Video: 8:10
Leon Siciliano, Telegraph UK • Thu 2015 Mar 12, 7:42pm

…Alex has two favourite things, riding his bike and superheroes. But Alex has a birth defect, his right arm is only partially formed making it difficult to ride his bike. Limbitless… builds 3D-printed bionic limbs for disabled children… enlisted a fairly special friend to [give Alex his bionic arm].

[I can imagine a 7yo thinking, I know he's just an actor who plays genius inventor Tony Stark in the movies, but he brought me a real bionic arm! Don't know which is cooler, that I've got a bionic arm, or that I got it from Iron Man!]

[Video, 2:19, officevideos on YouTube]

Devindra Hardawar at VentureBeat • Wed 2012 Oct 3, 3:13pm

Taking the notion of online collaboration to a whole new level, VinylMint has created a cloud-based solution for musicians to jam and record in real time.

CBS Seattle • Thu 2012 Sep 27, 7:01pm

Once the winning candy bar wrapper is opened, the tracking device will go off and Nestle officials will be able to find the exact location of the customer. [What could go wrong?]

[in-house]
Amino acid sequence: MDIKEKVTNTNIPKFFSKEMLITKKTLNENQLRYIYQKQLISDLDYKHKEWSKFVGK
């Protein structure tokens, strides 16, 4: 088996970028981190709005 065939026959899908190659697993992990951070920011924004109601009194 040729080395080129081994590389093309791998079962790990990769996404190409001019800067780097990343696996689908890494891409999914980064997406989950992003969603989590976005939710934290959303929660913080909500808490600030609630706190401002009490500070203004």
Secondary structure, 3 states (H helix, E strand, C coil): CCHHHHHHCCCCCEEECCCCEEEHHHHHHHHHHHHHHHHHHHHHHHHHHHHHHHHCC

John Koetsier at VentureBeat • Fri 2012 Jul 13, 11:19am

On your phone or tablet… move your phone around in space… It’s like augmented reality, except it’s even more augmented because your phone is showing you things that aren’t there… phone becomes a moving window to the place and time in which the panorama was created… 360-degree panorama tool… when we played with these in the newsroom at VentureBeat we were soon moving our phones through the air like complete idiots … and enjoying every second of it.